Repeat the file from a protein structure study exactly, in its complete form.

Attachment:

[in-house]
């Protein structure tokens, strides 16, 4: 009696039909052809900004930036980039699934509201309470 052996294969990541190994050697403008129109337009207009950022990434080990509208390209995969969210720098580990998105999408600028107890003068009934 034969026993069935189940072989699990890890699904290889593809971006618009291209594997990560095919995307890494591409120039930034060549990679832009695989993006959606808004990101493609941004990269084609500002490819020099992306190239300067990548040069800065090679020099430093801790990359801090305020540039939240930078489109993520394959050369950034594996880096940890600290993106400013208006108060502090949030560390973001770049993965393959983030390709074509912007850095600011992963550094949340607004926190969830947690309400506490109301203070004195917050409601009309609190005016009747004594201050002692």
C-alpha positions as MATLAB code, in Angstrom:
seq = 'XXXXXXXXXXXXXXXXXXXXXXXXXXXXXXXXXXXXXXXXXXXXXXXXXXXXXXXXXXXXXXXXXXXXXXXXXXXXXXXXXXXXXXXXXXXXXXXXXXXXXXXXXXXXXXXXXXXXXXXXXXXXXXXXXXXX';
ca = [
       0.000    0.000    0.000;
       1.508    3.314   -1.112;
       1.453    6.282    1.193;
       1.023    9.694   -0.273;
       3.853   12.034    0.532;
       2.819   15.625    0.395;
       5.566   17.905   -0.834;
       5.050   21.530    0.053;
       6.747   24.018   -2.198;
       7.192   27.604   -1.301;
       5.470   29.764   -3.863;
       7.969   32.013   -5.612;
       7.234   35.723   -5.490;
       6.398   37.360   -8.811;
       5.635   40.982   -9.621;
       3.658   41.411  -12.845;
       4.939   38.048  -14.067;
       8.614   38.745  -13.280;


[in-house]
């Protein structure tokens, strides 16, 4: 009696039909052809900004930036980039699934509201309470 052996294969990541190994050697403008129109337009207009950022990434080990509208390209995969969210720098580990998105999408600028107890003068009934 034969026993069935189940072989699990890890699904290889593809971006618009291209594997990560095919995307890494591409120039930034060549990679832009695989993006959606808004990101493609941004990269084609500002490819020099992306190239300067990548040069800065090679020099430093801790990359801090305020540039939240930078489109993520394959050369950034594996880096940890600290993106400013208006108060502090949030560390973001770049993965393959983030390709074509912007850095600011992963550094949340607004926190969830947690309400506490109301203070004195917050409601009309609190005016009747004594201050002692």
C-alpha positions as MATLAB code, in Angstrom:
seq = 'XXXXXXXXXXXXXXXXXXXXXXXXXXXXXXXXXXXXXXXXXXXXXXXXXXXXXXXXXXXXXXXXXXXXXXXXXXXXXXXXXXXXXXXXXXXXXXXXXXXXXXXXXXXXXXXXXXXXXXXXXXXXXXXXXXXX';
ca = [
       0.000    0.000    0.000;
       1.508    3.314   -1.112;
       1.453    6.282    1.193;
       1.023    9.694   -0.273;
       3.853   12.034    0.532;
       2.819   15.625    0.395;
       5.566   17.905   -0.834;
       5.050   21.530    0.053;
       6.747   24.018   -2.198;
       7.192   27.604   -1.301;
       5.470   29.764   -3.863;
       7.969   32.013   -5.612;
       7.234   35.723   -5.490;
       6.398   37.360   -8.811;
       5.635   40.982   -9.621;
       3.658   41.411  -12.845;
       4.939   38.048  -14.067;
       8.614   38.745  -13.280;